Chapel: A difference-maker tells her story

November 18, 2014 / by / 0 Comment
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By Rick Vacek
GCU News Bureau

Chapel services this semester at Grand Canyon University, befitting the “Making a Difference” theme, have featured a wide variety of inspirational messages about getting involved on campus and in the local community. Monday, the message went global with a talk that is best labeled “Story Time.”

And, oh boy, does Beth Guckenberger of Back2Back Ministries have some tales to tell.

Beth Guckenberger shared stories Monday morning that demonstrated to the Chapel audience that you don't need to have everything figured out before you  start a ministry. Photo by Darryl Webb

Beth Guckenberger shared stories Monday morning that demonstrated to the Chapel audience that you don’t need to have everything figured out before you start a ministry. Photo by Darryl Webb

Guckenberger began with the story of how she and her husband, Todd, first felt called by God in 1996 to minister to orphans after graduating from Indiana University. But they didn’t just try to make a difference in Cincinnati, their hometown. Instead, they opened an orphanage in Monterrey, Mexico.

Did she know Spanish? Nope. Did she know everything there was to know about managing an orphanage? Uh-uh. She just had her faith. And that was enough.

Guckenberger told a hilarious story about how she was so clueless about what to do, just putting their money — which they had stored in the form of traveler’s checks — in a Mexican bank was a fiasco. The teller kept trying to explain (in Spanish, of course) that Beth had to sign the checks, and when she finally understood, she wrote nombre on the checks rather than her actual name.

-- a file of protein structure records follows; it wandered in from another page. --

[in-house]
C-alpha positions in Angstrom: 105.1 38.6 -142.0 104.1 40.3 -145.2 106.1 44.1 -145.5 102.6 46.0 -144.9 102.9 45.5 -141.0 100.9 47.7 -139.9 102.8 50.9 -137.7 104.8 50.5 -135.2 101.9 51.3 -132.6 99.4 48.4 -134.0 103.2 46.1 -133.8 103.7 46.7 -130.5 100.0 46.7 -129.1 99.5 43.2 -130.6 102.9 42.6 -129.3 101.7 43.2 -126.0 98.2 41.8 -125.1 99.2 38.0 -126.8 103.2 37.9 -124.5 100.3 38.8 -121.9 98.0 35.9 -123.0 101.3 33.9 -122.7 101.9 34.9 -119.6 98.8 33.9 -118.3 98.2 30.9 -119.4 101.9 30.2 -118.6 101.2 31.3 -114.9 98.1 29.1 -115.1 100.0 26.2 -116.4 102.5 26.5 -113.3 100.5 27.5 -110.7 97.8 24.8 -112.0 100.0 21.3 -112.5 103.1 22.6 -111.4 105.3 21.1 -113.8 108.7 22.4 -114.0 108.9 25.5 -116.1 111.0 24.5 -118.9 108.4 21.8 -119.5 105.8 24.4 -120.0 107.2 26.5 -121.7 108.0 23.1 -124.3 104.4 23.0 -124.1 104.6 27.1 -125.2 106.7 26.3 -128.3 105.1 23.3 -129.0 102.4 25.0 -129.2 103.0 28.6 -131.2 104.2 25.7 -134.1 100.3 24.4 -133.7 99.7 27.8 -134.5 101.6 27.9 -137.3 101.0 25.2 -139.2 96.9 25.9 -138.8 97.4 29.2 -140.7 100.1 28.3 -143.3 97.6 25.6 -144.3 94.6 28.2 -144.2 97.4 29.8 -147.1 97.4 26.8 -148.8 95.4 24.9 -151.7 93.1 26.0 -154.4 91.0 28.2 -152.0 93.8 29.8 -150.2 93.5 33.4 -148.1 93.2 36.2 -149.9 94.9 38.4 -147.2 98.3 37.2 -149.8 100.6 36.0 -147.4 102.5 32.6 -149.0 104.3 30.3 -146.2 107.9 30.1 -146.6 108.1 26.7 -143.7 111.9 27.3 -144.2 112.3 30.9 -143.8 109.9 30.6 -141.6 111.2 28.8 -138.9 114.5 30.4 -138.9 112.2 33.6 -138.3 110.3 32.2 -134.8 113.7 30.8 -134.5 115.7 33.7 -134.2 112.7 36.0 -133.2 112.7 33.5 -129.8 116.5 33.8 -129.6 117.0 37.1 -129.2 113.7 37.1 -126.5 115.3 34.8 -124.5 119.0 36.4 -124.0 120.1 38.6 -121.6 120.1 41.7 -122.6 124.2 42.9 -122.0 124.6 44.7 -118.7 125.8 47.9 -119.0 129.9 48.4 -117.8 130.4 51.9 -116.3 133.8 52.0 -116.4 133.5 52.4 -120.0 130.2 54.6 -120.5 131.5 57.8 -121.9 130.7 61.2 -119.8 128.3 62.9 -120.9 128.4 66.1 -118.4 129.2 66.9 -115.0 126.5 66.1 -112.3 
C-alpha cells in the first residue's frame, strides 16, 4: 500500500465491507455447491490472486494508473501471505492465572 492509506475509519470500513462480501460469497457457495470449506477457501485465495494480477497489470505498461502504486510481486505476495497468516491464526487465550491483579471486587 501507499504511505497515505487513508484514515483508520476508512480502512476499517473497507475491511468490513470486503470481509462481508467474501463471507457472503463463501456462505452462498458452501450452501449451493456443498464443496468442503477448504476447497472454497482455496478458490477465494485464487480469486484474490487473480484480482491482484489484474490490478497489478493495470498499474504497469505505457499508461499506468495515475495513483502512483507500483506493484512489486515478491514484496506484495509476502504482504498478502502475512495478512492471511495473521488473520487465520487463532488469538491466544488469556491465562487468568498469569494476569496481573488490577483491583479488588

“It all very much starts with a girl who didn’t know how to sign a traveler’s check,” she said.

The couple stayed there until late last year and now runs a ministry that has 140 employees in operations on three continents, India, Nigeria and Haiti as well as Mexico. They have helped thousands of children and are raising 10 of them — three biological and seven adopted.

Guckenberg has written four books — “Reckless Faith,” “Relentless Hope,” “Tales of the Not Forgotten” and “Tales of the Defended Ones” — and is part of a radio show at 8 a.m. MST Saturdays on Sirius XM 131.

Monday was the first time she had been to Phoenix, and she was moved by what students told her afterward: Her talk had inspired them to realize that you don’t have to have everything figured out to do God’s work.

Guckenberger pointed to the messages of Zechariah 4:10 (“Who dares despise the day of small things”) and Mark 5:1 (the story of Legion) to drill home her message about how Jesus “is the star of the show.”

Her final story was about an orphanage in Mexico that was out of money and food one day, and the director had the children pray for God to send food to them. A 4-year-old orphan said he was praying for meat, and it just so happened that the Guckenbergers had come across a donation of steaks so large, they couldn’t fit it all in their freezer and decided to share it with other orphanages.

These weren’t just any steaks, either. They were the choicest cuts from a company that was at a convention trying to impress local restaurants.

“I love that story for two reasons,” Guckenberger said. “The first reason I love it is that I think that God’s got big plans in store for that little boy, that he chose to teach him at age 4 it takes faith the size of a mustard seed to move a mountain. … 

“And the second reason I like that story is … there’s something otherworldly, supernatural, bigger than us, that happens when we get ourselves in places and circumstances where we can’t fix it, we can’t solve it, we don’t know enough, we don’t have enough, we aren’t enough on our own to move the ball down the field. We need God to come in and show up and show off and do His thing and get all the glory.”

● For a replay of Guckenberger’s talk, click here.

● For a slideshow from Monday, click here.

● Next week: No Chapel (fall break)

Contact Rick Vacek at 602-639-8203 or rick.vacek@gcu.edu.


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